Six video game couples that have stuck with me over the years, each representing a different sort of love.
Star Trek Into Darkness‘ Writer On Why We Must Remain In the Dark About the Villain’s Identity
by Rebecca Pahle | 12:43 pm, March 13th, 2013
Damon Lindelof has heard our demands to know the true identity of Benedict Cumberbatch‘s villain in Star Trek Into Darkness. And he’s looked down and whispered “No.”
In his own words, here’s why maintaining the Cumbervillain’s Cumbersecrecy is so important:
The audience needs to have the same experience that the crew is having. Kirk, you’re Spock, you’re McCoy, so if they don’t know who the bad guy is going to be in the movie, then you shouldn’t know. It’s not just keeping the secret for secrecy’s sake. It’s not giving the audience information that the characters don’t have… [If fans found out the Cumbervillain's identity now they] would have a five-second rush of exhilaration followed by four months of being completely and totally bummed out that they can’t tell anybody else and that, when it gets revealed in the movie, it will have been spoiled for them. That’s why they’re called ‘spoilers,’ they’re not called ‘awesomes.’
As much as I’ve been frustrated in the past at J.J. Abrams & co. not just telling us who the villain is already, I’ve got to side with Lindelof. Sure, knowing who the villain is going in wouldn’t change the story. If it’s a good story, it would still be good. If it’s a bad story, a big surprising twist won’t rescue it *coughShyamalancough*.
But there is something to be said for maintaining a little bit of mystique so the tone of the movie—not just its plot, but the moviewatching experience as a whole–isn’t compromised. I, personally, am fairly up to date on spoilers for most of the big upcoming releases. I have to be, scanning Google Reader for entertainment news all day, and by and large it doesn’t bug me. But, even given my former whining about the Cumbervillain’s secret identity, I have to admit I kind of like the idea of finding out for first time in a theater, during the movie, as the characters do. And it’s not like you can just tell the spoiler to a few people. Once one person not sworn to secrecy knows, the whole Internet does. I admire Lindelof, Abrams, etc. making the creative decision to keep the villain’s identity under wraps and then sticking to that.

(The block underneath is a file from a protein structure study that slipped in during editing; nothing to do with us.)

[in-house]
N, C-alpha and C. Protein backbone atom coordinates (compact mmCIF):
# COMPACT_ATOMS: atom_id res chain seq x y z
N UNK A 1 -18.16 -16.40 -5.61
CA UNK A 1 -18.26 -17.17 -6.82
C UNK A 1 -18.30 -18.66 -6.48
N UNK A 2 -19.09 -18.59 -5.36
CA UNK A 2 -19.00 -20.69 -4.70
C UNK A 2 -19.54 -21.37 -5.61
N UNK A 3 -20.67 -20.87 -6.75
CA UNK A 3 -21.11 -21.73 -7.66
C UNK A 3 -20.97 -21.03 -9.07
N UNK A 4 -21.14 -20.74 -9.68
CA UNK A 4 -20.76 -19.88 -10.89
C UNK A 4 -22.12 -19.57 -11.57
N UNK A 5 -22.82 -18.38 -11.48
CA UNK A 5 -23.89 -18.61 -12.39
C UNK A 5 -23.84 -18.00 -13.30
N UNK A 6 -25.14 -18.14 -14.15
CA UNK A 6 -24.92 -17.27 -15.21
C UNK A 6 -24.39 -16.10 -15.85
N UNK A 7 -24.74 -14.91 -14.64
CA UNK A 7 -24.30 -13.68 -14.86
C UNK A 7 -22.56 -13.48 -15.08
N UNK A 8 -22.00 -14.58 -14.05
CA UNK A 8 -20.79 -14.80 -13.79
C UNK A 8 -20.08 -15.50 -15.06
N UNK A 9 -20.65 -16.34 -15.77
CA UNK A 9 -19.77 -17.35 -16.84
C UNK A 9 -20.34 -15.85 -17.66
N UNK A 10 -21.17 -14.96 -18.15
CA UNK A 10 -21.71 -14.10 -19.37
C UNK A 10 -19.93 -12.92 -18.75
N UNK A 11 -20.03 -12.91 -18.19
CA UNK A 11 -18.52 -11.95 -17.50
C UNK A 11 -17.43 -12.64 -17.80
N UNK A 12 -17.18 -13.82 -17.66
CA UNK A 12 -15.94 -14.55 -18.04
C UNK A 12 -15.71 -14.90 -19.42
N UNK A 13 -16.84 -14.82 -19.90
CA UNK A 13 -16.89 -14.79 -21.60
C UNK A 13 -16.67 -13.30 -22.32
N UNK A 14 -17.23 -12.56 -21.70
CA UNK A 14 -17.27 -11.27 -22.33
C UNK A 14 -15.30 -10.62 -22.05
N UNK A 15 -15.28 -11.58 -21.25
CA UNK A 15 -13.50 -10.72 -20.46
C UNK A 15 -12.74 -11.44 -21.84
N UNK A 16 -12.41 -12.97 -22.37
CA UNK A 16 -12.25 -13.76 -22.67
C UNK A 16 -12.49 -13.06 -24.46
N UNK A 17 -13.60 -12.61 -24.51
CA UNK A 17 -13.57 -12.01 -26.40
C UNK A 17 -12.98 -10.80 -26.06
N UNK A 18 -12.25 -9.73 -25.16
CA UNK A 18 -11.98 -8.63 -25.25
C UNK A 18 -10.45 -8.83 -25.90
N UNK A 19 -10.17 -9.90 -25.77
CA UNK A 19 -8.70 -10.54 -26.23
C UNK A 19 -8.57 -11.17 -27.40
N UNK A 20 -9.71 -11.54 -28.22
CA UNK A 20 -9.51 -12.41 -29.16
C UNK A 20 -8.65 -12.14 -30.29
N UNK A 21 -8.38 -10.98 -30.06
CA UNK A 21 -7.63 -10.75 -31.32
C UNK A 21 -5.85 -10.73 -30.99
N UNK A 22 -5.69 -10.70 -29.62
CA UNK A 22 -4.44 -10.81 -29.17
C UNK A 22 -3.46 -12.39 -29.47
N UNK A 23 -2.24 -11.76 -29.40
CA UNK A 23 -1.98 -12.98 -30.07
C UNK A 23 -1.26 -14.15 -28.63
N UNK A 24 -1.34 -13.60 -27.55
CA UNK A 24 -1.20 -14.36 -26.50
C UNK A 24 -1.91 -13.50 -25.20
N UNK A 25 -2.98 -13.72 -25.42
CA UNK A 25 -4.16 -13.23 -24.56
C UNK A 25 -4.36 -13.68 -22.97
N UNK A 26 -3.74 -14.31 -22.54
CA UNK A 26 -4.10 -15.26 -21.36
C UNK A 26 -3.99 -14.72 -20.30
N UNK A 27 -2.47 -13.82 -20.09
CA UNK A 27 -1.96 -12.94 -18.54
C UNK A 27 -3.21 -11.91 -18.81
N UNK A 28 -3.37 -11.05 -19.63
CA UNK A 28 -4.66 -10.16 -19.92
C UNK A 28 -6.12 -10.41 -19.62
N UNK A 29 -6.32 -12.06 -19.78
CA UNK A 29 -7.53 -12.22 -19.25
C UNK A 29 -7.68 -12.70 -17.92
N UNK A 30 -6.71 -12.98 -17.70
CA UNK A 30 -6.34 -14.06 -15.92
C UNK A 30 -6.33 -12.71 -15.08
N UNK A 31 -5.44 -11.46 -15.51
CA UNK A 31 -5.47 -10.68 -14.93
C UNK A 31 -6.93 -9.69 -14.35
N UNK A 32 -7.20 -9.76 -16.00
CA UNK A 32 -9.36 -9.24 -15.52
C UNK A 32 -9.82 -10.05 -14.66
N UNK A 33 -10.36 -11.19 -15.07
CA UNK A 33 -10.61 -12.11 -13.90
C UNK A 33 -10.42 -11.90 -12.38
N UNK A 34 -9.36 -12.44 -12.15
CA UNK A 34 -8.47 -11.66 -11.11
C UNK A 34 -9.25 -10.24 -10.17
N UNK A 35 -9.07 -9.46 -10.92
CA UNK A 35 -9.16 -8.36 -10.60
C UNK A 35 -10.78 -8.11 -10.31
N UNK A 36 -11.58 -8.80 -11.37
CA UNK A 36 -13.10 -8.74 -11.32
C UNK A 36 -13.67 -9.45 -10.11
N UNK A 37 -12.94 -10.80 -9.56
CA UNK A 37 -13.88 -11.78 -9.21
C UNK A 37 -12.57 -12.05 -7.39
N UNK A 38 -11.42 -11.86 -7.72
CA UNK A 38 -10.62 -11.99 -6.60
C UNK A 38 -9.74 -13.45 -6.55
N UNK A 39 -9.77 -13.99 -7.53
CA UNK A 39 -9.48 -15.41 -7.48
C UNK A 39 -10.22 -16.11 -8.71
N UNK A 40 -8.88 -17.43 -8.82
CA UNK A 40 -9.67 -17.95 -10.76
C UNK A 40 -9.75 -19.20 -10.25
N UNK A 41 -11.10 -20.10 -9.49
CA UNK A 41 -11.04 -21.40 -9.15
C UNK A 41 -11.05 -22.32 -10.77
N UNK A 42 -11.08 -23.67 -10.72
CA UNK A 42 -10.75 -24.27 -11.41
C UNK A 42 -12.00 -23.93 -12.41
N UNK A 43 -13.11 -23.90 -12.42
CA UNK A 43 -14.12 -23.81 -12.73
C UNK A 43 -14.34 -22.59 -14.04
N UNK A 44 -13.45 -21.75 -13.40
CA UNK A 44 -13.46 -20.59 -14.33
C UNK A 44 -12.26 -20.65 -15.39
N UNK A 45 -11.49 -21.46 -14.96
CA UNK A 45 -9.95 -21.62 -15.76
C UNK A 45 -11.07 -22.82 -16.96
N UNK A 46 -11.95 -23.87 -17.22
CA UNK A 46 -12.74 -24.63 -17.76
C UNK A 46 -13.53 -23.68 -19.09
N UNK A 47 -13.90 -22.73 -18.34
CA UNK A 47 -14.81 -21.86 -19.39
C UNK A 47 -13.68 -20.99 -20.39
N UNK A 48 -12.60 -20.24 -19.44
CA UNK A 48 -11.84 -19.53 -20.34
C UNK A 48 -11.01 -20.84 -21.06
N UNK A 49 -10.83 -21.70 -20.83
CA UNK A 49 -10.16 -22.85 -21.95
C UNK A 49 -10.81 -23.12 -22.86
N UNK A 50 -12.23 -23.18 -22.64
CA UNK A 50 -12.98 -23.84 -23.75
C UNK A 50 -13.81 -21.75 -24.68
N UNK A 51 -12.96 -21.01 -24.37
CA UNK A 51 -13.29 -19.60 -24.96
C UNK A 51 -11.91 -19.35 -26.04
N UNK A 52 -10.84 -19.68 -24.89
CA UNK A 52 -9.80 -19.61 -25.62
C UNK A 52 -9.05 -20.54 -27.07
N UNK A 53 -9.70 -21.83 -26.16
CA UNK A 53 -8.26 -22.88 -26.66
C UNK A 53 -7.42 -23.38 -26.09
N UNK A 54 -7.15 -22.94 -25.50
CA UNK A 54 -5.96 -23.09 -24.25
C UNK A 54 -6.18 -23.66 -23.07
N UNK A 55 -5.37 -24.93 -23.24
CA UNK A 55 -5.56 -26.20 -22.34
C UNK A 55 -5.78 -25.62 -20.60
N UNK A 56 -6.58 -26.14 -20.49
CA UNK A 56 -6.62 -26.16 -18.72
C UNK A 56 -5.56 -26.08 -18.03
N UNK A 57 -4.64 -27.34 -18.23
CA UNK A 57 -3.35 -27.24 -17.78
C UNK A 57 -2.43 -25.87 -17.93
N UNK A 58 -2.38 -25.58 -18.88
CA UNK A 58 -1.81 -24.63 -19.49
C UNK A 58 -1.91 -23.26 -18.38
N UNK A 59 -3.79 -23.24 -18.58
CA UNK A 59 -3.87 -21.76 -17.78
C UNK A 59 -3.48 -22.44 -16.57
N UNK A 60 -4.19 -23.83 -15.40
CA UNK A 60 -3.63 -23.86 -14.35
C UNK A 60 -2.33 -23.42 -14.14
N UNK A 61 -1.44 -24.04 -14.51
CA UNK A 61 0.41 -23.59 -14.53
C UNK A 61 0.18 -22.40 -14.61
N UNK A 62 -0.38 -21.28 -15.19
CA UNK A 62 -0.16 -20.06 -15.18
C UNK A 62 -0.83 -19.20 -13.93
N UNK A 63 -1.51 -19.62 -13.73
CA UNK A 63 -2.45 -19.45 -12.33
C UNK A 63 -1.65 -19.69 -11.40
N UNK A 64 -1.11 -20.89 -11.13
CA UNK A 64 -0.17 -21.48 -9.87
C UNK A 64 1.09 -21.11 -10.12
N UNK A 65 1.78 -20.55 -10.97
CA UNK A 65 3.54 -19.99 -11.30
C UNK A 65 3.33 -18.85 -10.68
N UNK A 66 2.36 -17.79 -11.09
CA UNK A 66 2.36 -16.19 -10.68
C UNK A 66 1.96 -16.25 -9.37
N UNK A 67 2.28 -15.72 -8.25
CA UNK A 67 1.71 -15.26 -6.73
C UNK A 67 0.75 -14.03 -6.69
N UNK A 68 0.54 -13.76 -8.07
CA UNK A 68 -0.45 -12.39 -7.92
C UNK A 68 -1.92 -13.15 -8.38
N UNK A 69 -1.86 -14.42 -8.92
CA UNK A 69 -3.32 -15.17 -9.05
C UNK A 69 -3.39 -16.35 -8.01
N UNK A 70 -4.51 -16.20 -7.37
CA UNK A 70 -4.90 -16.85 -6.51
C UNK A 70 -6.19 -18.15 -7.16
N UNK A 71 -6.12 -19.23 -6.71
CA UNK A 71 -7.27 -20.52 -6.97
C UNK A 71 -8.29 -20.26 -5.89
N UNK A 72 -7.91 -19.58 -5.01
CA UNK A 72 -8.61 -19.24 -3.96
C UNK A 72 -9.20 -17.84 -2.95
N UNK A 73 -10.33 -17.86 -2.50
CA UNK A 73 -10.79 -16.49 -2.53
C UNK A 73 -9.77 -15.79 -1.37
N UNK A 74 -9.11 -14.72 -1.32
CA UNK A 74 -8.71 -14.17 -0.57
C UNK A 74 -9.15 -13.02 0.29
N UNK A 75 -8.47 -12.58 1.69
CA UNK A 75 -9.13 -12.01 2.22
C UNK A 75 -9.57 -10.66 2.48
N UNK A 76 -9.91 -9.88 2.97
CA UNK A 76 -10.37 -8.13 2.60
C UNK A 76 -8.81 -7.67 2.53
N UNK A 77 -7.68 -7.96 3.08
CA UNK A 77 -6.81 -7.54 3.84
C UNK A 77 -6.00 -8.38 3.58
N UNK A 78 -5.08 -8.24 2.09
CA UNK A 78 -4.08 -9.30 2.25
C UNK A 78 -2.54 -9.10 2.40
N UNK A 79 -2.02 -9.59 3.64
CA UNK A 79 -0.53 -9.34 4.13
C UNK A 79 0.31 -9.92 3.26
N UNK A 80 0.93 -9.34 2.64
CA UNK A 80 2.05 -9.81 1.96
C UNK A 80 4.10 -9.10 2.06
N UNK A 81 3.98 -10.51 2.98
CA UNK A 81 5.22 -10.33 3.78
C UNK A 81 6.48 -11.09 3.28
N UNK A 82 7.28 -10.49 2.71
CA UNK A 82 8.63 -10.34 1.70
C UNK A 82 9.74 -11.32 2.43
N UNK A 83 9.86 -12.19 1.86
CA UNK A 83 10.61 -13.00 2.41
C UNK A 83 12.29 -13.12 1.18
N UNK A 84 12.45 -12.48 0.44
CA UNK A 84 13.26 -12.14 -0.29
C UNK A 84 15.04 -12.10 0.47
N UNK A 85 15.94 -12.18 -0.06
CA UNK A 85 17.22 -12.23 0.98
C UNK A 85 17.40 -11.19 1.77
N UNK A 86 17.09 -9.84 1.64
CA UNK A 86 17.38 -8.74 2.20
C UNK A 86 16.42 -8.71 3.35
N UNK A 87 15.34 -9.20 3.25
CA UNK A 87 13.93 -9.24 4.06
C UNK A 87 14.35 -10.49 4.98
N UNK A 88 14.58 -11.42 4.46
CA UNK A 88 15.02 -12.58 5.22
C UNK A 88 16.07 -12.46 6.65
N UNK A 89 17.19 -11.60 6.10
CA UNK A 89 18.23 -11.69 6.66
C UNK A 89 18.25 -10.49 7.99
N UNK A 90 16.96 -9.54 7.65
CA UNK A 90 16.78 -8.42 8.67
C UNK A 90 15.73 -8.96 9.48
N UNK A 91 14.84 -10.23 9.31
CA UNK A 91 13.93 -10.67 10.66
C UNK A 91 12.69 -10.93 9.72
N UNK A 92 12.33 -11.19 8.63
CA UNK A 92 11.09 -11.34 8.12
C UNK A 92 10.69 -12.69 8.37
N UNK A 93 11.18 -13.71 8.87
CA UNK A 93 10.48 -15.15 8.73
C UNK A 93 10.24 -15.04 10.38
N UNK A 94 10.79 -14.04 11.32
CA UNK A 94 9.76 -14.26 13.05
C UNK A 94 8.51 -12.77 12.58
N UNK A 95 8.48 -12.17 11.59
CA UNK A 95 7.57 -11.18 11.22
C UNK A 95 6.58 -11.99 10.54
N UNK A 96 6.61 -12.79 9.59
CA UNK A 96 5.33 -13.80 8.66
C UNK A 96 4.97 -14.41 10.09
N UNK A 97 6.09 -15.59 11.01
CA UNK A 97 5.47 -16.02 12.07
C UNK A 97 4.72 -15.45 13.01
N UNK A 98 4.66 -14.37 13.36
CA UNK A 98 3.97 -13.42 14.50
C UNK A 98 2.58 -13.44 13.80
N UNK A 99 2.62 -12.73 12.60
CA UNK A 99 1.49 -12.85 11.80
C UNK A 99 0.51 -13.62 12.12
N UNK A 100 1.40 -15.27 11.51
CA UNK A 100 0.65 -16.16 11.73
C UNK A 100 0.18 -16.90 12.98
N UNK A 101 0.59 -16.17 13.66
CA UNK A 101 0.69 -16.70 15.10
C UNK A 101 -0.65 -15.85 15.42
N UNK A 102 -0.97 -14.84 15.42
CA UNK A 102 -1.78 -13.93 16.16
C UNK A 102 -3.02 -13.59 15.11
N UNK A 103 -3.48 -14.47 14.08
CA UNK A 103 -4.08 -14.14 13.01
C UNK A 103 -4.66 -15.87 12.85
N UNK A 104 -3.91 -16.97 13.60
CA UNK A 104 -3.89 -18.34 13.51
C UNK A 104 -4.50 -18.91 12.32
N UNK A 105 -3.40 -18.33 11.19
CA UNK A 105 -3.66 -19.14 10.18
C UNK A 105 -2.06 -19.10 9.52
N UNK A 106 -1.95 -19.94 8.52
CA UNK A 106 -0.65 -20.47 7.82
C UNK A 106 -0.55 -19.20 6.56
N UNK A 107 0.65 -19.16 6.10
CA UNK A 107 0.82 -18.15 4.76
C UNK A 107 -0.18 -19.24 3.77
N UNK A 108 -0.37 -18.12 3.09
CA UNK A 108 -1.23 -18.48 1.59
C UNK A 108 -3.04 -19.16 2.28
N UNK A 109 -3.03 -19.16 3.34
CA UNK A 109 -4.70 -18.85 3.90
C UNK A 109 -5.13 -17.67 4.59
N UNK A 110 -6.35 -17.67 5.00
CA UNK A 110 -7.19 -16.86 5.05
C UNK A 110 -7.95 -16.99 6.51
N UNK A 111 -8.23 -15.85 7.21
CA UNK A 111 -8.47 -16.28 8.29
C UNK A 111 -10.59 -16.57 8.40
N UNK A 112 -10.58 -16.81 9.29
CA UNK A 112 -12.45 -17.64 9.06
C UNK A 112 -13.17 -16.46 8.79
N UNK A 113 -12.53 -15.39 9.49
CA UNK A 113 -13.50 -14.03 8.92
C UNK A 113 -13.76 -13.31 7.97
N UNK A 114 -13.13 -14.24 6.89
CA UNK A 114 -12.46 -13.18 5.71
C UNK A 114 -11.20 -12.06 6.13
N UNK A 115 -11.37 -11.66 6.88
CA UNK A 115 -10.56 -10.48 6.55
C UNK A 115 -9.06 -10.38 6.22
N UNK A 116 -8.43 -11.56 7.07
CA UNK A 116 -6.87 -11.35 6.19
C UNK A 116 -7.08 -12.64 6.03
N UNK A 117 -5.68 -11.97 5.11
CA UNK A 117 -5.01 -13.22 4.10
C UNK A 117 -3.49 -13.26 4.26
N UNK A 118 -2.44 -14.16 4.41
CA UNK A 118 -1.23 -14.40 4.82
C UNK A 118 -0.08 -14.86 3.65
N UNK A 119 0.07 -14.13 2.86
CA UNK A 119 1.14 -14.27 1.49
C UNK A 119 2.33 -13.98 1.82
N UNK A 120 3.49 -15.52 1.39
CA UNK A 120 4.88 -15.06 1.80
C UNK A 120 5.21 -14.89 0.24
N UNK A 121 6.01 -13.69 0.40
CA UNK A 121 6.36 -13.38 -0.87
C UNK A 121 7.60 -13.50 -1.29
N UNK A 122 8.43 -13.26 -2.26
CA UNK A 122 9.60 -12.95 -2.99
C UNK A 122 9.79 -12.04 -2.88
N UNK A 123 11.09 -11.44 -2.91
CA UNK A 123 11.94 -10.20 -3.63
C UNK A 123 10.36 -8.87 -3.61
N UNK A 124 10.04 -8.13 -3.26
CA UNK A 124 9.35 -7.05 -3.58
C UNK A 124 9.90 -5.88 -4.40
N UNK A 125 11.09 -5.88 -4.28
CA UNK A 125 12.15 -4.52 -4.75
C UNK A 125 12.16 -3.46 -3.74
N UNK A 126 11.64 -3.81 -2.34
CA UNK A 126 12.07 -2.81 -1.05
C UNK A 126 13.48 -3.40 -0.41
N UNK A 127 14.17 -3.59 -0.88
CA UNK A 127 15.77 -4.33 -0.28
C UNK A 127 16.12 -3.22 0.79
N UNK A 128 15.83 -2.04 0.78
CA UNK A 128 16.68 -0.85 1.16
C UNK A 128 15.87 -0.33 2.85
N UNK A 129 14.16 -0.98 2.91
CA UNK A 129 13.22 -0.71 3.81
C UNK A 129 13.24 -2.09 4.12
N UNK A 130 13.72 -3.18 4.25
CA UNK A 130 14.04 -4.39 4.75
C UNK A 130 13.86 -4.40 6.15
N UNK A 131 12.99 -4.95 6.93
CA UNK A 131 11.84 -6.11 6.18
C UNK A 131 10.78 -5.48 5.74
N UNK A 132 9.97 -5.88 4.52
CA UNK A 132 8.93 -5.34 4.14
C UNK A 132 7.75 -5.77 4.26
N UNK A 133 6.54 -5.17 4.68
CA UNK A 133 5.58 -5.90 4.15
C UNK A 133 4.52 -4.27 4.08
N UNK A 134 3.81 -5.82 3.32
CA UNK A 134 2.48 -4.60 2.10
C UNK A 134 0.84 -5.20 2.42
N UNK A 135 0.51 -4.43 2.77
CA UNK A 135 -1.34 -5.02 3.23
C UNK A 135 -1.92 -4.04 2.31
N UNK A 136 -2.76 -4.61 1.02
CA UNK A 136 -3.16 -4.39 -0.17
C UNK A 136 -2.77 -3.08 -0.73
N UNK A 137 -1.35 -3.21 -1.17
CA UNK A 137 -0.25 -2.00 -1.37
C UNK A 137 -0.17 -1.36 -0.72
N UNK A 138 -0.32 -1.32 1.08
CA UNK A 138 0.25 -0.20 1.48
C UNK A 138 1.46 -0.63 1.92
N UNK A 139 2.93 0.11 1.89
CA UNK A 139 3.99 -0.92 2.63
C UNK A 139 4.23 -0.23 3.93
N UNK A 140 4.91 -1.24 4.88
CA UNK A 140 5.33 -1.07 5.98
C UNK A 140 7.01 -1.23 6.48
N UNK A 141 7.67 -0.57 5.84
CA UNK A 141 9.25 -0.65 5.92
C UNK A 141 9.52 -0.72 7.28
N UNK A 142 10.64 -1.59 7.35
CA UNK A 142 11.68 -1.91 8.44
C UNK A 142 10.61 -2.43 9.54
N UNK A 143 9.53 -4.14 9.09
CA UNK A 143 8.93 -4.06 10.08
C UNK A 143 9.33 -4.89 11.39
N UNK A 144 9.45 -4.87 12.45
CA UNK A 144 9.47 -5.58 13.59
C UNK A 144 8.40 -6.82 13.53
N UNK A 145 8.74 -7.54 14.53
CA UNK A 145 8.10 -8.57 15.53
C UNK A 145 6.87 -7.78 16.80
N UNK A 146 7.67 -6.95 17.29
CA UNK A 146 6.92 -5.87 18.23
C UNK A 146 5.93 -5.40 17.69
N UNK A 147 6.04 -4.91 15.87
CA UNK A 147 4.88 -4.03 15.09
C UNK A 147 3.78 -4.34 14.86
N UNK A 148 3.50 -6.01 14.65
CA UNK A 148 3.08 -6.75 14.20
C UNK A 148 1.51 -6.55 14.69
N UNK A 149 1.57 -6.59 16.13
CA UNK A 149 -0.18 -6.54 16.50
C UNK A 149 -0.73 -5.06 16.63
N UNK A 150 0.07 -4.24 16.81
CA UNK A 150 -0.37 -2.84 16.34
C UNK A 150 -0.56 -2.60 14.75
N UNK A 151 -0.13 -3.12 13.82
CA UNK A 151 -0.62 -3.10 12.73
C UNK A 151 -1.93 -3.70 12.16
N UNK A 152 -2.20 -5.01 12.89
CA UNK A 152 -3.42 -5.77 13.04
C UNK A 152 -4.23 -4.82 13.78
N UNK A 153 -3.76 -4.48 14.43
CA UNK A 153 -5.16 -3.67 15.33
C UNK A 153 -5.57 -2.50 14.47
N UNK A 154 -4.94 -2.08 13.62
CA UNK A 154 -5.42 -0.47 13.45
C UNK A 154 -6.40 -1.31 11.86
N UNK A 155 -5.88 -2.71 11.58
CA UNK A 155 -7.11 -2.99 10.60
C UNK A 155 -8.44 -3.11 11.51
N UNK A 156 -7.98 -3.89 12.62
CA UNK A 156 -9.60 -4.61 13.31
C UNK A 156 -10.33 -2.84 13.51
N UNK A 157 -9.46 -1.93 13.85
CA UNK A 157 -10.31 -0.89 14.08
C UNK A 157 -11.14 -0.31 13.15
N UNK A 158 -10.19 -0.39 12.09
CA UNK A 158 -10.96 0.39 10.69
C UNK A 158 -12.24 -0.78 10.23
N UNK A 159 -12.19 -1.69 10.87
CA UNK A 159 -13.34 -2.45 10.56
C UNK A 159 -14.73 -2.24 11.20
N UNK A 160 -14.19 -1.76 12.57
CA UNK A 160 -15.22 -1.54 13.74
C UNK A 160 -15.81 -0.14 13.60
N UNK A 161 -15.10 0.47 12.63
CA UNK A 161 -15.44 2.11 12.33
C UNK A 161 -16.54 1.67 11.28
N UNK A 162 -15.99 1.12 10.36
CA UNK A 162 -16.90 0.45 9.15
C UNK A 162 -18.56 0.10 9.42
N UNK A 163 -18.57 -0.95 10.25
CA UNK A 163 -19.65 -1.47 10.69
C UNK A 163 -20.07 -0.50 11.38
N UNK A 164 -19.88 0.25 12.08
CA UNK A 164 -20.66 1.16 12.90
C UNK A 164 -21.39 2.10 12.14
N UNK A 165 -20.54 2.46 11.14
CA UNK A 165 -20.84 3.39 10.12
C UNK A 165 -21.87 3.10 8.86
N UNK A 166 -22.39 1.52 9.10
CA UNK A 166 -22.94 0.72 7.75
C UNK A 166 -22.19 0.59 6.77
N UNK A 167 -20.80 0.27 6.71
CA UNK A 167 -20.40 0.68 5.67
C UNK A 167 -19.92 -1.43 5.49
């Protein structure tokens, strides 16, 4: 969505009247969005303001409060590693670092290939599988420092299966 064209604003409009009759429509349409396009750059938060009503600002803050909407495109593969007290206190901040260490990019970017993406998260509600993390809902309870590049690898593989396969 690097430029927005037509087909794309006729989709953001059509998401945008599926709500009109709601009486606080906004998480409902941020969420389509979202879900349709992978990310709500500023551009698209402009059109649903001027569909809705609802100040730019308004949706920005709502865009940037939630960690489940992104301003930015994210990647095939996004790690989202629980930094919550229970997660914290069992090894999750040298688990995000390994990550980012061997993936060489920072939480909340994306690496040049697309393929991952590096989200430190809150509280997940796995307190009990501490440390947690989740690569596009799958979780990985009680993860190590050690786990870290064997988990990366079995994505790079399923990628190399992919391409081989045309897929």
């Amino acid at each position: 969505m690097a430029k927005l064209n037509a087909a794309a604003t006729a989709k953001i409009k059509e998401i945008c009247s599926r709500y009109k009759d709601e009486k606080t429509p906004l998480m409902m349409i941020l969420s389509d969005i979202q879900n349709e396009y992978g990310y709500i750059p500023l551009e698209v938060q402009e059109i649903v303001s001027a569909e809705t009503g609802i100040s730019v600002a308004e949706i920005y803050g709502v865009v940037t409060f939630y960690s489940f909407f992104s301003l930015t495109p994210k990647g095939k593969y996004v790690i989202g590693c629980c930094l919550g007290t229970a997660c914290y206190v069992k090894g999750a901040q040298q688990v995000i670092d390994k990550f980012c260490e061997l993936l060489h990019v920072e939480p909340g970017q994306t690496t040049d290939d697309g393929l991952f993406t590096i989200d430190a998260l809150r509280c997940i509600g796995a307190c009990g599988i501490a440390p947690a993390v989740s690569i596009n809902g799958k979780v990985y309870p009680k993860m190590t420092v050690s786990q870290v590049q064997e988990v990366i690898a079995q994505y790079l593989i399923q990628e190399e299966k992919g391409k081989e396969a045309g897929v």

That said, while Lindelof’s reasons for keeping the Cumbervillain secret are, I think, good ones, there is the question of whether it’s practical. The level of anticipation with this villain reveal is insane, and I’m kind of worried that the eventual reveal won’t live up to that.
And then there’s the issue of spoilers. With the movie coming out in some places a week earlier than others, some of us are going to be spoiled against our will. It’s going to happen. And it just feels like a bigger deal with Star Trek Into Darkness than with, I don’t know, Iron Man 3, given how much Abrams, Cumberbatch, and Lindelof are building it up as the be-all end-all of awesomesuperduper character reveals. If I’m going to be spoiled, I’d rather it be via something official than by reading an unmarked spoiler the day before I see the movie.
I hope you’ll forgive the coarse metaphor, but you can only lose your spoiler virginity once. I’d love to maximize the effect by crossing that line as the characters do. But in this day and age of extreme interconnectivity the studio’s determination to maintain such an extreme level of secrecy seems like it’ll backfire one way or another. I hope it doesn’t.
One thing’s for sure: You spoil me, and I go KHAAAAAAAAAAN!!!! on your ass. That’s a promise.